4. drdm

    TDS poptop

    The model name is Teardrop / Teardrop Superfly / Teardrop Viper, and their civilian division is Thomas Sports Equipment - Googling "TSE Teardrop manual" yields a couple manual variants... http://www.ffp.asso.fr/wp-content/uploads/1994/09/Sac_harnais_TEAR_DROP_1pin_sf_09-1994-2.pdf https://pdfhall.com/tear-drop-1-pin-owners-manual-thomas-defence-systems-ltd_5b56aac0097c472c778b4575.html
  5. drdm

    Super light camera flyer tips

    Hey all, reviving this thread as I'm in a similar boat. I'm 62-65 kg (140ish lbs) (depending on how much beer and grilling went on Friday night) and 170cm / 5'7". I had my first full weekend of camera flying with the beginner class 4-way team some friends put together, and have been getting tips from the local camera flyers, who are my primary source of advice. But, with the usual appropriate skepticism, I want to open it up to the internet a bit. I'm flying at the moment with a relatively snug (but not ultra-tight) free-fly suit. Except when they're in very "flat" formations, I still have to work fairly hard to keep up (hard arch, elbows in and under) without losing the camera angle (I could out-fall them when they're together as a group, but then I'd have to also tilt my head up and back). I only got uncomfortably close to the burble once, and was able to easily backslide out a bit before anything happened. I've been encouraged to try a camera suit (with small, i.e. not clipped over the laterals, wings), and will hopefully get to borrow one from a similarly-sized jumper in the next couple of weeks. I know she sometimes flies with weights, and I find it encouraging to see in the last post that weights can theoretically be avoided for people our size. Anyway, that's the background, and now here are the specific questions (again, I'm getting advice from local camera flyers first, but want to open it up as well, with appropriate internet skepticism): -If I order a camera suit, is there anything I should definitely go for (aside from tight and nylon) or avoid? Any brand recommendations? (My DZ works with Rainbow Suits.) -Aside from what's already been said in this thread, any new fast-falling tips? -One thing I notice (and I'll have some local jumpers look at exit videos soon and see if we can figure this out), is that I exit very close to the team (good) (I do a "follow" exit rather than a "just before" exit, as the timing for the "just before" exit is a lot more demanding), then quickly gain separation on the hill (bad), and have to catch back up coming off the hill. Is this a common beginner problem? Any advice for staying with the team through the hill? -Any general advice for an aspiring camera flyer, lightweight or not? Thanks, and blue skies!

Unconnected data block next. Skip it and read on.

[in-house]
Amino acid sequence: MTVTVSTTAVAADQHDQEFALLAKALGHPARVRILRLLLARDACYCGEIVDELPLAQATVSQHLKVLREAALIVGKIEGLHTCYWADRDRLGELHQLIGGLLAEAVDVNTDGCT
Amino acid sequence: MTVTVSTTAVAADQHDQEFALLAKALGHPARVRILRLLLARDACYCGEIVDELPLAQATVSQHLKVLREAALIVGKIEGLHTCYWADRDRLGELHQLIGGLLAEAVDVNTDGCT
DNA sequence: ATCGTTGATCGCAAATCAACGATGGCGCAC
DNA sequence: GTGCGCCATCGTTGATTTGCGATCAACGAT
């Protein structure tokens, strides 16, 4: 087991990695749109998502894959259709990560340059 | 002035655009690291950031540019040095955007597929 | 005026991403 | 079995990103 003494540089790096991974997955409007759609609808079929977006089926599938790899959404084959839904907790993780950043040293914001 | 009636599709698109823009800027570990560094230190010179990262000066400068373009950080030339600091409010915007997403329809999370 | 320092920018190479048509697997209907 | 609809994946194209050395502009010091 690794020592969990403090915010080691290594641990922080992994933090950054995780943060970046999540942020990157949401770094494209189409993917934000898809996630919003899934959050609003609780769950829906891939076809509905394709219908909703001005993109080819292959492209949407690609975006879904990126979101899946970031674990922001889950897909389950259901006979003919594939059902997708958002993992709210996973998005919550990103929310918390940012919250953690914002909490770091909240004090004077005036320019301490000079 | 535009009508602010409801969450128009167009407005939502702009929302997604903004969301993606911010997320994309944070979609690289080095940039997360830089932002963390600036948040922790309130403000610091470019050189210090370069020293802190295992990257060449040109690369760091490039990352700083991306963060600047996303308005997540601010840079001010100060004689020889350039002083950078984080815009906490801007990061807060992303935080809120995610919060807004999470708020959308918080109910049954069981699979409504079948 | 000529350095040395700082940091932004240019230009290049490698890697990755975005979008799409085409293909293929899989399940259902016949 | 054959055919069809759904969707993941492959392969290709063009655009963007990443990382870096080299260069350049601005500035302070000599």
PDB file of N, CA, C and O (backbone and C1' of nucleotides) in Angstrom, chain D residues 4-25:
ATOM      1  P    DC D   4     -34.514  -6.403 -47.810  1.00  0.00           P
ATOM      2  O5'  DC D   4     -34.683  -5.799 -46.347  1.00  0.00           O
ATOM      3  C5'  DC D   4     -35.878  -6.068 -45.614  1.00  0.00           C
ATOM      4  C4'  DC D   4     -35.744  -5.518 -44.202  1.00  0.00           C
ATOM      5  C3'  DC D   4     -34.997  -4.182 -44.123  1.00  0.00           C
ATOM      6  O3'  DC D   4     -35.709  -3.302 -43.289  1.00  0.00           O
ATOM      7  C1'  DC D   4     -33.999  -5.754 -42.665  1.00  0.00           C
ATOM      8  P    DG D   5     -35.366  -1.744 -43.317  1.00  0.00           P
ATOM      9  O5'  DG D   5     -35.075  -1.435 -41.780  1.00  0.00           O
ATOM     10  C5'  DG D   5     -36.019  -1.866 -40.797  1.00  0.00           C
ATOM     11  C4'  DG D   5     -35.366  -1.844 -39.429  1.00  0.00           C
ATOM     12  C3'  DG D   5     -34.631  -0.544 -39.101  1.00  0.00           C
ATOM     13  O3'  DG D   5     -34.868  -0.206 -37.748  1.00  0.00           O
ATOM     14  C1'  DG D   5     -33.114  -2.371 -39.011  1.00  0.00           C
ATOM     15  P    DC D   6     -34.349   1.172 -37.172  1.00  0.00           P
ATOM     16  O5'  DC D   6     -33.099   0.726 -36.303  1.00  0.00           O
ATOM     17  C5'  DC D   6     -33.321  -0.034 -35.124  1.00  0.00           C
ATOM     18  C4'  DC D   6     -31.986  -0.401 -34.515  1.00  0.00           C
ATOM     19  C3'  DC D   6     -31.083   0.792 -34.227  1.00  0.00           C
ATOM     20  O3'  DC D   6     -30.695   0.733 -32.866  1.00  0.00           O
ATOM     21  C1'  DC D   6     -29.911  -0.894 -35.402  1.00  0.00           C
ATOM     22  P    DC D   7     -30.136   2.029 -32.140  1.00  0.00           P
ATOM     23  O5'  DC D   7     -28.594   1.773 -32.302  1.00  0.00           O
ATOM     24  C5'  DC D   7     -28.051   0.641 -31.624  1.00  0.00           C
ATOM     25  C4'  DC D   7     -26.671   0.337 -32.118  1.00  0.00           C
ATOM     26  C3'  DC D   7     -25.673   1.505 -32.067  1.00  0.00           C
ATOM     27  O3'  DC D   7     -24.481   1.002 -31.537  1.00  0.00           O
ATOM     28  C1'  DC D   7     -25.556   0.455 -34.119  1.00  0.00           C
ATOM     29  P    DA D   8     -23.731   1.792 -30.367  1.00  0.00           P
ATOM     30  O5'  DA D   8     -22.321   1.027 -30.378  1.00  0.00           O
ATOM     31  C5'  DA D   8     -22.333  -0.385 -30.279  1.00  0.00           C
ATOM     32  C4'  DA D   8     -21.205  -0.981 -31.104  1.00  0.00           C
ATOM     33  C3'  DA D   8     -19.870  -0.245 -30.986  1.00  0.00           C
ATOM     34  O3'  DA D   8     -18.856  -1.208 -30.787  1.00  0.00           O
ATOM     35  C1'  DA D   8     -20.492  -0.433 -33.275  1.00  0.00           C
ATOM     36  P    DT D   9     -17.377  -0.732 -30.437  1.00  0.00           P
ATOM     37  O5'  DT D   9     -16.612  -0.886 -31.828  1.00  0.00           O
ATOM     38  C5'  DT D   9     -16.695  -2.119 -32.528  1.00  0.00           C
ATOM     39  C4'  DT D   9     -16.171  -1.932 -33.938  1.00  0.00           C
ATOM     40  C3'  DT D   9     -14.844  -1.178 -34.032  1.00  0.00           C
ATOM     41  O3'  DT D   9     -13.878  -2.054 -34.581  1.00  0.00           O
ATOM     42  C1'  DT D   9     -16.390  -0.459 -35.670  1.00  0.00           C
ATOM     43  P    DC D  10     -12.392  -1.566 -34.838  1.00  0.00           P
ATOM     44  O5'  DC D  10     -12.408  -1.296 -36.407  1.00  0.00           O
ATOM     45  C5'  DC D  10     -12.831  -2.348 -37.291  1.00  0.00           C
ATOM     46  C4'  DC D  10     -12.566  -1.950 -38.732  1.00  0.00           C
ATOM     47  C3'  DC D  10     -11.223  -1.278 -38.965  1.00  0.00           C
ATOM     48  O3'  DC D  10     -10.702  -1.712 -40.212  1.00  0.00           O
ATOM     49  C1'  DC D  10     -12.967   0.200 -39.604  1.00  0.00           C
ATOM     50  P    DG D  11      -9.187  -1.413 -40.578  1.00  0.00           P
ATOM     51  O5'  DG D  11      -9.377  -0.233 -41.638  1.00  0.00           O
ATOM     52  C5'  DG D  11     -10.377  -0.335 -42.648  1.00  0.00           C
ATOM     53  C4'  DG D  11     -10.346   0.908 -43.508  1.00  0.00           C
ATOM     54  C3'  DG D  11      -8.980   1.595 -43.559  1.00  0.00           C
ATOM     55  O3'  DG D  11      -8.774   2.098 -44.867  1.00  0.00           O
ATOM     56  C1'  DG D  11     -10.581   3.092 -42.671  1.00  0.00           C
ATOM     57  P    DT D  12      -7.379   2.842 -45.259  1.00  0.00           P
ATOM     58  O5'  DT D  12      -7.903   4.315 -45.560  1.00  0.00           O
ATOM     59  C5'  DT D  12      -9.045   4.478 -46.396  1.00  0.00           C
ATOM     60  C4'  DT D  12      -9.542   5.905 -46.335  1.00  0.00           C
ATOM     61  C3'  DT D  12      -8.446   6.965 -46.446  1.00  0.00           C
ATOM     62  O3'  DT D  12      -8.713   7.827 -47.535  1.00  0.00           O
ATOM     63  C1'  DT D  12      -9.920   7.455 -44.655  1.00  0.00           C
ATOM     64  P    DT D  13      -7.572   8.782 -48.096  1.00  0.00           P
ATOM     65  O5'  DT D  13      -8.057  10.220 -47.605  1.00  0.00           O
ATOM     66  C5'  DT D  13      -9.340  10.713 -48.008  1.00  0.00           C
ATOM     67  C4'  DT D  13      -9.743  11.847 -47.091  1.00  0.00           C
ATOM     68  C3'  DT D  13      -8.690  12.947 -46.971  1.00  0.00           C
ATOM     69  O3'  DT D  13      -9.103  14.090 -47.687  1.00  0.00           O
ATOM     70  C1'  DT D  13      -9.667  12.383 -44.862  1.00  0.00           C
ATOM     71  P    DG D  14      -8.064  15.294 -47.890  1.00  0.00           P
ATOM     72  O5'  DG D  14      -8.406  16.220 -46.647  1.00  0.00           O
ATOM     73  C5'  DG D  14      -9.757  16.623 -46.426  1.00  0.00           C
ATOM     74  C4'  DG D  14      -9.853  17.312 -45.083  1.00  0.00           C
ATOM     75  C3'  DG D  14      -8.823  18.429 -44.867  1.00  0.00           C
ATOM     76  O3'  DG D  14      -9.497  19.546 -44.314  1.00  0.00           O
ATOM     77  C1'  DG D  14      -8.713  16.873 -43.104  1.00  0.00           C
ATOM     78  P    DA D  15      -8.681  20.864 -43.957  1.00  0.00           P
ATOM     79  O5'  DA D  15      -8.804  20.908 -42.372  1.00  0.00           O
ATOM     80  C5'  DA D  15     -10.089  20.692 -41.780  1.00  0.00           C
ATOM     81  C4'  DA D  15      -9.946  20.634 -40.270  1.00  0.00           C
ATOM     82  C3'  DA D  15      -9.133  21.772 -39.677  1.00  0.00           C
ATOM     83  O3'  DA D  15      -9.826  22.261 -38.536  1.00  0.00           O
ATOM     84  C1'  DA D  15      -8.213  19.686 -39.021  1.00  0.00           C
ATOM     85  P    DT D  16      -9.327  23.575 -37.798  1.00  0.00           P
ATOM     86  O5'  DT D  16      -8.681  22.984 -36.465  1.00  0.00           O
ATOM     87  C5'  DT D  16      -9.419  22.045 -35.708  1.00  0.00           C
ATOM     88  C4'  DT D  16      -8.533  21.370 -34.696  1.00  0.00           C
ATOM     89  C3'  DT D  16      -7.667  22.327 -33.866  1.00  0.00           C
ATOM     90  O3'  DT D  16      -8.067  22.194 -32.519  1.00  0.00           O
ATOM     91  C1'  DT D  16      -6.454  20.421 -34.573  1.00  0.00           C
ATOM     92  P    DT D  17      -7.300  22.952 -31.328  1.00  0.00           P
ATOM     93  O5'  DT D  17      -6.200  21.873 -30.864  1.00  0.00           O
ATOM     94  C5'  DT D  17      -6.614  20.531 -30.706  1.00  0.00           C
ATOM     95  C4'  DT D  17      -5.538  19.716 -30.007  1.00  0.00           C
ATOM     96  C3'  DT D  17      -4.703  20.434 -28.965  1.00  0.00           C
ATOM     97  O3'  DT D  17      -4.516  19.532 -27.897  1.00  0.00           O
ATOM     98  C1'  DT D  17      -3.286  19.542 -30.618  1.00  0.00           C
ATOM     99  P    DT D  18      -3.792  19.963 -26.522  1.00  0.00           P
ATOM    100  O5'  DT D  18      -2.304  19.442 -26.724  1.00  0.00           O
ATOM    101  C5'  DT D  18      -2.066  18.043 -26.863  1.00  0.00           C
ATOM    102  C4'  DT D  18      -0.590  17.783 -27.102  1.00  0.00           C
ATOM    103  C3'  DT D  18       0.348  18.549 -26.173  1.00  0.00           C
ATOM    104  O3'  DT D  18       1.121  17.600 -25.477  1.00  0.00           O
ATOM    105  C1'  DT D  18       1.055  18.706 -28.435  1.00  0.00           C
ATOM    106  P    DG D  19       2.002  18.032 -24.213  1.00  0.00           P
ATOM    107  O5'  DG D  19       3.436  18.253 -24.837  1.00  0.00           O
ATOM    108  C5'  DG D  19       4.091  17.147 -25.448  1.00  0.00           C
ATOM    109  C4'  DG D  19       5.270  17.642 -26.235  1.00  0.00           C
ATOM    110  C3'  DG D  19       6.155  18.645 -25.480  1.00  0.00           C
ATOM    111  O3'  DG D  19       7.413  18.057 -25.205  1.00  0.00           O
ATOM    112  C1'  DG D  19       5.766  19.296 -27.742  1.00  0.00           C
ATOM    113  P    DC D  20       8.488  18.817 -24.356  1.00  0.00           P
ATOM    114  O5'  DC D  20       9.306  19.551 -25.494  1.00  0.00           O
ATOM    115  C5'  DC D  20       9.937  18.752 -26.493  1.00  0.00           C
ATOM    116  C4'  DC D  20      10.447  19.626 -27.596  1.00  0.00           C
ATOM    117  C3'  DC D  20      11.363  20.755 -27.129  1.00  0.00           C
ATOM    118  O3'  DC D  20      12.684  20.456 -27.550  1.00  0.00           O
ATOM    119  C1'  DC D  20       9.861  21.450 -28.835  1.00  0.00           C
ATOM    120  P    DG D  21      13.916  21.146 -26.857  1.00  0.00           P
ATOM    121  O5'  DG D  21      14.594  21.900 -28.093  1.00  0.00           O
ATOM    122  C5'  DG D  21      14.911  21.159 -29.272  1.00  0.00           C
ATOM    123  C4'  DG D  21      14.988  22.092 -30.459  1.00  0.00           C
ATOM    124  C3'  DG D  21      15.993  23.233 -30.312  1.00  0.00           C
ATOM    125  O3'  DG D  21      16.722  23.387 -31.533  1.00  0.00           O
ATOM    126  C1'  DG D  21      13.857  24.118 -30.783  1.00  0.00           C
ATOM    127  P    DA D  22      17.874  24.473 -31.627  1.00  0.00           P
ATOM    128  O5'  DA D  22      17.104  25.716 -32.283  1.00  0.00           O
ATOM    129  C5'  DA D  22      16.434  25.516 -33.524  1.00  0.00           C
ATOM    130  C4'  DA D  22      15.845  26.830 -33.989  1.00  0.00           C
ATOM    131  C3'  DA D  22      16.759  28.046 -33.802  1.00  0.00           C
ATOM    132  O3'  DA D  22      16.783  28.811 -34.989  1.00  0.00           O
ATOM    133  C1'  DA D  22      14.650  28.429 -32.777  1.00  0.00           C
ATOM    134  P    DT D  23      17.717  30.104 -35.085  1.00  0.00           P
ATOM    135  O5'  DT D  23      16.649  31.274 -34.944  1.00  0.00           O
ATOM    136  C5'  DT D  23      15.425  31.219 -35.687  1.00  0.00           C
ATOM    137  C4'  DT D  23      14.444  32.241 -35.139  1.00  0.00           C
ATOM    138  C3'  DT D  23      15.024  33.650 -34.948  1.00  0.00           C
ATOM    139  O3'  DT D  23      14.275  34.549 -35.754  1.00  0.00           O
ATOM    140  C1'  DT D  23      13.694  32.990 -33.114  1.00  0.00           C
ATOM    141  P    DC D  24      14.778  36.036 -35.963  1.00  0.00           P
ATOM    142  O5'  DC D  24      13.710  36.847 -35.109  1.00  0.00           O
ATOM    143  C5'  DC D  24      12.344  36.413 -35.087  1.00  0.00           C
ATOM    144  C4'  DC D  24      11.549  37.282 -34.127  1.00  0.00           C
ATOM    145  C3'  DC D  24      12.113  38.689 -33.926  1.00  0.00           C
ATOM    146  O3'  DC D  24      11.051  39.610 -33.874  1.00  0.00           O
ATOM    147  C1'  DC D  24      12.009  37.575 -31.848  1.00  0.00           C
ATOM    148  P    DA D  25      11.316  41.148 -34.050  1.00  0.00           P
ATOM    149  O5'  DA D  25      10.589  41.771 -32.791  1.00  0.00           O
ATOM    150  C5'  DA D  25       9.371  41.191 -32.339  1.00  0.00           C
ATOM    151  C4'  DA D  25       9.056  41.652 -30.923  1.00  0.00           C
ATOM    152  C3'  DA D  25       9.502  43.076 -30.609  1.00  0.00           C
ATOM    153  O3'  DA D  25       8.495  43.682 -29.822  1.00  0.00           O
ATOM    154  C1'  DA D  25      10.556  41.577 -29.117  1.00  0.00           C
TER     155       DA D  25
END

6. Thanks for digging that out of the depths of the SIM! So I guess I wasn't quite right. It's interesting phrasing though, as it refers to "membership" and not "licensing..." I guess that means that I'll need to get (at least a temporary) membership the next time I go back for a visit and want to jump, but don't need to worry about getting a new license... Interesting.
  7. I've been wondering about this in the other direction (if you don't mind the slight derailment) - I'm an American citizen, but a German resident, and got my license in Germany and have not yet had the chance to jump "back home," so to speak, though I hope to soon. I believe, theoretically, that the USPA regulations on whether you need a USPA license and membership at a USPA DZ are based on residence and not nationality (though I could be wrong - feel free to correct), but the number of times I've seen people (in other contexts) get confused by the seemingly simple concept of having one nationality but a different long-term residency is worrying...
  8. drdm

    Pro-Fly jumpsuits?

    Jumped it this weekend and I'm pretty happy with it. In use, I only noticed the pull-down strap thing I mentioned when attempting to sit-fly, and even then only barely. Belly, tracking, and throwing myself into weird unstable positions just for funsies, I didn't notice it at all. The suit was comfy, stretched in the right places, and, after a wonky landing with a PLF, I can confirm that it's also more rugged and durable than it looks - aside from some grass stains, still looks like new. Can definitely recommend it for the price.